The Psychological Heroism of the Sandy Hook Families


The jury has awarded almost 1 billion dollars to the Sandy Hook families. What toll did the trial take on their mental health?




The verdict is out. Though Alex Jones can appeal, the jury is awarding almost 1 billion dollars to the families of the Sandy Hook children, as well as a responding FBI agent, in the mass murders almost a decade ago. The families of 8 Sandy Hook school victims had alleged that the disinformation spread by Jones, including that they were actors hired to take away people’s guns, led to a decade of intense harassment from those who believed Jones. One father described being told that people were desecrating his son’s grave by urinating on it. Internet platforms were very slow to try to control the lies that helped Jones and others to profit from lies about murdered children.

From a psychiatric perspective, if these family members were unduly traumatized by the deaths, most likely the trial would have elicited trigger after triggers to the original shooting deaths of their children. Prolonged grief would also to be expected. These family members could have predicted how anguishing the trial would be, but they went ahead regardless. For that, they appropriately can be considered to be heroes, since a common definition of heroism is someone who risks their well-being or life for others. Usually that is a physical risk, such as the example yesterday of the American honeymooners who helped save babies from a burning nursery in Barcelona. However, in this trial, there was a collective psychological risk.

We have heard such denials before and still do, including about the Holocaust. May this trial be a torch for the truth and a model for those who have the opportunity to be heroes.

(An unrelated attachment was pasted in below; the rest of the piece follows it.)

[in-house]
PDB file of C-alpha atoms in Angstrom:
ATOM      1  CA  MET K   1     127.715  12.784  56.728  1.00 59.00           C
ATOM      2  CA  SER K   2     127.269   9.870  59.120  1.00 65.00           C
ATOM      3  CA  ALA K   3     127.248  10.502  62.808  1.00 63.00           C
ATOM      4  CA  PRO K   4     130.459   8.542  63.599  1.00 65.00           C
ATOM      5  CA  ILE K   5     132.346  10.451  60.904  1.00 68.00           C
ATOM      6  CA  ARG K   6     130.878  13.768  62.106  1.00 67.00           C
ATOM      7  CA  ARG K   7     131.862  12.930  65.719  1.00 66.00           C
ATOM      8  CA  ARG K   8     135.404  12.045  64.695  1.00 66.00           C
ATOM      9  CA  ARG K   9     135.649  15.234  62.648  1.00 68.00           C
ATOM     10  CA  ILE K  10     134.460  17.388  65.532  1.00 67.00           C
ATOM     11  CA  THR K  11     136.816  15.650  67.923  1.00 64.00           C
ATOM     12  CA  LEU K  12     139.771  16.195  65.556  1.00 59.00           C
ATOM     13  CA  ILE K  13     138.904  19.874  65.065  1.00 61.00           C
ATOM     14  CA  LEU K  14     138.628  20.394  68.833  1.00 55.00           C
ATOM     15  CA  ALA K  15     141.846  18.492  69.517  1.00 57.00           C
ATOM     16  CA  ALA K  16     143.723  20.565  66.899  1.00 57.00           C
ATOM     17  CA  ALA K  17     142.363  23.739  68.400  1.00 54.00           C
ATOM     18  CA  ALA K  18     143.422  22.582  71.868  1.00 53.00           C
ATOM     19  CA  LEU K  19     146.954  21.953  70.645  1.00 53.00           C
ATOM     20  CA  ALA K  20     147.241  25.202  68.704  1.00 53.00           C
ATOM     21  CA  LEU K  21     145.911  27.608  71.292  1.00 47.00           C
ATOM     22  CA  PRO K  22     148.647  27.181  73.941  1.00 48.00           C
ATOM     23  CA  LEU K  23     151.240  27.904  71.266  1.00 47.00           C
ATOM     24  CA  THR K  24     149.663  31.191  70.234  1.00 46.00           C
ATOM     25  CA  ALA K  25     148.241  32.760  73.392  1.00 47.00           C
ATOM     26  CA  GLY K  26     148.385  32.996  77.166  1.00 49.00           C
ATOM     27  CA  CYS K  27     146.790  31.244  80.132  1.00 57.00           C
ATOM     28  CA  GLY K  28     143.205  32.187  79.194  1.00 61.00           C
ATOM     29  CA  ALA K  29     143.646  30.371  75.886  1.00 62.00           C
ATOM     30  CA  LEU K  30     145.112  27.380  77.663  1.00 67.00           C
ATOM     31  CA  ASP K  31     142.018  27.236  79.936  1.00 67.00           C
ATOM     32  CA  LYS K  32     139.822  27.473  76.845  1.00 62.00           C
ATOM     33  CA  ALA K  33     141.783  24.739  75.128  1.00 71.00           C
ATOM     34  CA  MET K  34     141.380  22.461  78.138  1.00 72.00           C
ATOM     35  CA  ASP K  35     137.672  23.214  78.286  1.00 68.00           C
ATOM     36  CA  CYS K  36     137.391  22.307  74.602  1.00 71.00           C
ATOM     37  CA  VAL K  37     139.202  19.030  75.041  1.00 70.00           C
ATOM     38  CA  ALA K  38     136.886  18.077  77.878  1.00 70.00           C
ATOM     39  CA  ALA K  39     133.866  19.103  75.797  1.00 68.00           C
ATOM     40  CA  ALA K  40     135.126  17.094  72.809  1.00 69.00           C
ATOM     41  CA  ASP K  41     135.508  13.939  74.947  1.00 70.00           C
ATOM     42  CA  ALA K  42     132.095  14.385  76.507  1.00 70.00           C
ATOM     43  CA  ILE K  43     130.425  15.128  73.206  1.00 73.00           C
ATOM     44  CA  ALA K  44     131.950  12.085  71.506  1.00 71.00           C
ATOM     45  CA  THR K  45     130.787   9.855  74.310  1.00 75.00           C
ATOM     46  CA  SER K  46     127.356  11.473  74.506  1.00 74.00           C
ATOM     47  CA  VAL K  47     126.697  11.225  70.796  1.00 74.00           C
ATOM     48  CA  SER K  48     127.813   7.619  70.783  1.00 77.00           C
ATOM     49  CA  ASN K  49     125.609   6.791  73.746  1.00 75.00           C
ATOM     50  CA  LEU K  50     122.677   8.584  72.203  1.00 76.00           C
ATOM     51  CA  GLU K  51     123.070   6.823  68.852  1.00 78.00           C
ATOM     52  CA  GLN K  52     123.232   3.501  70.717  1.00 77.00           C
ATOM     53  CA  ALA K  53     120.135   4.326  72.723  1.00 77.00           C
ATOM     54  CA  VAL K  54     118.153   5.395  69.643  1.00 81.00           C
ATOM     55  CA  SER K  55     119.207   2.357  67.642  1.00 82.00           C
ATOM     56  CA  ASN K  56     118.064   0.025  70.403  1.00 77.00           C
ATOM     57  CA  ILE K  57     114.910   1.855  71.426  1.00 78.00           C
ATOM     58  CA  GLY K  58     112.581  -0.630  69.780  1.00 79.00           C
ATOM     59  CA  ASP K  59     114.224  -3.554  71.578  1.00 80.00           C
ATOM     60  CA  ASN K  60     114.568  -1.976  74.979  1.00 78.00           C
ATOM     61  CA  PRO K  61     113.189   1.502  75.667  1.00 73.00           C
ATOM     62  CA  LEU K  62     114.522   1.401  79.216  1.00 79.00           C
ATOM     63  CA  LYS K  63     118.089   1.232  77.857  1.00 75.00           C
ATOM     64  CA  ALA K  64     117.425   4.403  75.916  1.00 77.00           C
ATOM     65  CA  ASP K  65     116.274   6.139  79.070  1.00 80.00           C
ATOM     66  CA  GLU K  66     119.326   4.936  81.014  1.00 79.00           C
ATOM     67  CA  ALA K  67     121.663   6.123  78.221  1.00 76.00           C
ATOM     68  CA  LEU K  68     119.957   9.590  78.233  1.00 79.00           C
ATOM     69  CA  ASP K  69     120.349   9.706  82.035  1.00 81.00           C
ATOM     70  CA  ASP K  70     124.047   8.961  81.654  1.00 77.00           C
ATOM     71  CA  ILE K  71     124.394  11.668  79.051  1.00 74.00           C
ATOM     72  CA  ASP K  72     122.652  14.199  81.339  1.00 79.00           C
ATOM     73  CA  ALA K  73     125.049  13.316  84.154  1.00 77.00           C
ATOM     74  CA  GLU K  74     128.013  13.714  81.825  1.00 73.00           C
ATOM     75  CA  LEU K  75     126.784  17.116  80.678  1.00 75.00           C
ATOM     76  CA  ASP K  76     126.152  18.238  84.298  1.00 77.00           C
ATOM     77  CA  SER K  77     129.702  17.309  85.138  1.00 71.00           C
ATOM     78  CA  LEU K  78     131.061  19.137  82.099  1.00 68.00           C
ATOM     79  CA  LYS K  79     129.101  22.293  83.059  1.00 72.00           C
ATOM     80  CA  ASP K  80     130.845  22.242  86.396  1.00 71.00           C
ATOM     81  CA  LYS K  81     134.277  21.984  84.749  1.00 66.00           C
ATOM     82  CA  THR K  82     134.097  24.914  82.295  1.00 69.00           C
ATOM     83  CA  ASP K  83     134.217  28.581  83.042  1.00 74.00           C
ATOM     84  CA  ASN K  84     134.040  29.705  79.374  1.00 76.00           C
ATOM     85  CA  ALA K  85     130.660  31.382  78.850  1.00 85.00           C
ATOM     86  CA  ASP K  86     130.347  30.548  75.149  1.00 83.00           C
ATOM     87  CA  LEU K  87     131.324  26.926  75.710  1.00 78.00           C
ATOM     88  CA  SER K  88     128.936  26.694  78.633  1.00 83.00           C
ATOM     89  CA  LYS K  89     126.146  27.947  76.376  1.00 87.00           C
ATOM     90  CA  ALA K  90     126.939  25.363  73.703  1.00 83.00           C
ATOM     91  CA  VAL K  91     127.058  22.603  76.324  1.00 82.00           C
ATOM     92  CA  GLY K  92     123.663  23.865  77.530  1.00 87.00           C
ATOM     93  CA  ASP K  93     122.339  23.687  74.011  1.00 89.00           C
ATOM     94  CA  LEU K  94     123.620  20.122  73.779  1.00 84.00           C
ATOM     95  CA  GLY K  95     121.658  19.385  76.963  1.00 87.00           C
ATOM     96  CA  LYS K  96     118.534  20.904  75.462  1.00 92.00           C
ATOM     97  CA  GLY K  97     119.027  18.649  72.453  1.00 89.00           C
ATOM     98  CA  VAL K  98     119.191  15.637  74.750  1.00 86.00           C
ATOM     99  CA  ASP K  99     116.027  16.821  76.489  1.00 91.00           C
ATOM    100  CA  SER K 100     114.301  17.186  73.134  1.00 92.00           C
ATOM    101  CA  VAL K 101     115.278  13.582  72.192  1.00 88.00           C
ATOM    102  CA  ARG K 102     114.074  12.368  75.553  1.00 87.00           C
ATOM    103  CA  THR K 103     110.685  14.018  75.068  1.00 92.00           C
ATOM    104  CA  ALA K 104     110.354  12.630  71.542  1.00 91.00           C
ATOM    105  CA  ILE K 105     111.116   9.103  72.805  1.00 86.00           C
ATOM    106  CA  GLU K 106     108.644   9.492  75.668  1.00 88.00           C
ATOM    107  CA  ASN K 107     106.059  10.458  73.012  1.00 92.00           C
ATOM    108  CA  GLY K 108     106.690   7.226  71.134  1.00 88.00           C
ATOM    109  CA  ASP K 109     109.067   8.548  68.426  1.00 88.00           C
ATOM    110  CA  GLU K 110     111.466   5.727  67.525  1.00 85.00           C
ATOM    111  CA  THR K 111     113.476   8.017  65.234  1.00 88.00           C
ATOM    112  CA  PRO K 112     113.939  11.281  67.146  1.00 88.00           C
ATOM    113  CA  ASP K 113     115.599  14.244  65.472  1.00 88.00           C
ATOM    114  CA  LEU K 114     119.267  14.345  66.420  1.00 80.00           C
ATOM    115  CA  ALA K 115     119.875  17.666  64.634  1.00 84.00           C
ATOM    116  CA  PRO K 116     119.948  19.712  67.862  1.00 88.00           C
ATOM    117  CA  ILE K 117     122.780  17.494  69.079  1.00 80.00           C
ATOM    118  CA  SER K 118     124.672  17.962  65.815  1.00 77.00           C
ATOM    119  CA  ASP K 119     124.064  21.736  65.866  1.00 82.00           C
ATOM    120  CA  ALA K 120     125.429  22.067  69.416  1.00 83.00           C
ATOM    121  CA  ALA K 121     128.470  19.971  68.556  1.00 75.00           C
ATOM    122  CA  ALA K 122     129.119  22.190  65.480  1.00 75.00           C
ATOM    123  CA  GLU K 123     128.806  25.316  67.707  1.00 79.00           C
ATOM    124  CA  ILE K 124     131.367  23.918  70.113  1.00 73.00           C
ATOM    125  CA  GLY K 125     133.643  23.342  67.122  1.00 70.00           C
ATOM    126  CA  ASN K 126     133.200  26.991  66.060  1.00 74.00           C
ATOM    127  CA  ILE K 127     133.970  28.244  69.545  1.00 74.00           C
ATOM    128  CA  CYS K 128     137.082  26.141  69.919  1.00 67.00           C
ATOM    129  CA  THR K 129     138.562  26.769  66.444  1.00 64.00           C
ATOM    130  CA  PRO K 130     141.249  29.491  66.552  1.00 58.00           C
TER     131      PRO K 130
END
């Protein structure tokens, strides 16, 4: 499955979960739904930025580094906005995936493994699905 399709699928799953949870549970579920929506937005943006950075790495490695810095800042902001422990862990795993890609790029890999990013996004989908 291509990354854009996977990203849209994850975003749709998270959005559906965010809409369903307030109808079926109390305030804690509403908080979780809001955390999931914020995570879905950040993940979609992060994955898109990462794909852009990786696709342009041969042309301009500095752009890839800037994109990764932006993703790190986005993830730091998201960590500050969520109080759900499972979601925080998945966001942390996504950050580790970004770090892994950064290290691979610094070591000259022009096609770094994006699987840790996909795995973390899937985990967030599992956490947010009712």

In our field, psychiatrists and other mental health caregivers not infrequently work in risky situations, both psychological and physical. There are those who work in prisons and jails where assaults by patients are higher. There are those who work primarily with patients who have posttraumatic stress disorder and thereby are vulnerable to secondary trauma. There are those who treat anyone with a history of violence because a personal history of it is still the best predictor of future violence. Although it has received scant mainstream and organized psychiatry press coverage, there are the hundreds of mental health workers—psychiatrists not among them—who are in their 9th week striking Kaiser Northern California, putting their work future at risk by striking for quality of care by a caseload cap, fewer new patients, and more time for indirect care, all of which, if met, would also reduce the likelihood of burnout.

Heroism can come in many ways, as shown in these examples, in Ukraine, and in so many perennial stories over history. By taking risks to compassionately care for one another in need, we reaffirm that we can potentially count on one another for our collective well-being.

Dr Moffic is an award-winning psychiatrist who has specialized in the cultural and ethical aspects of psychiatry. A prolific writer and speaker, he received the one-time designation of Hero of Public Psychiatry from the Assembly of the American Psychiatric Association in 2002. He is an advocate for mental health issues related to climate instability, burnout, Islamophobia, and anti-Semitism for a better world. He serves on the Editorial Board of Psychiatric Times™.

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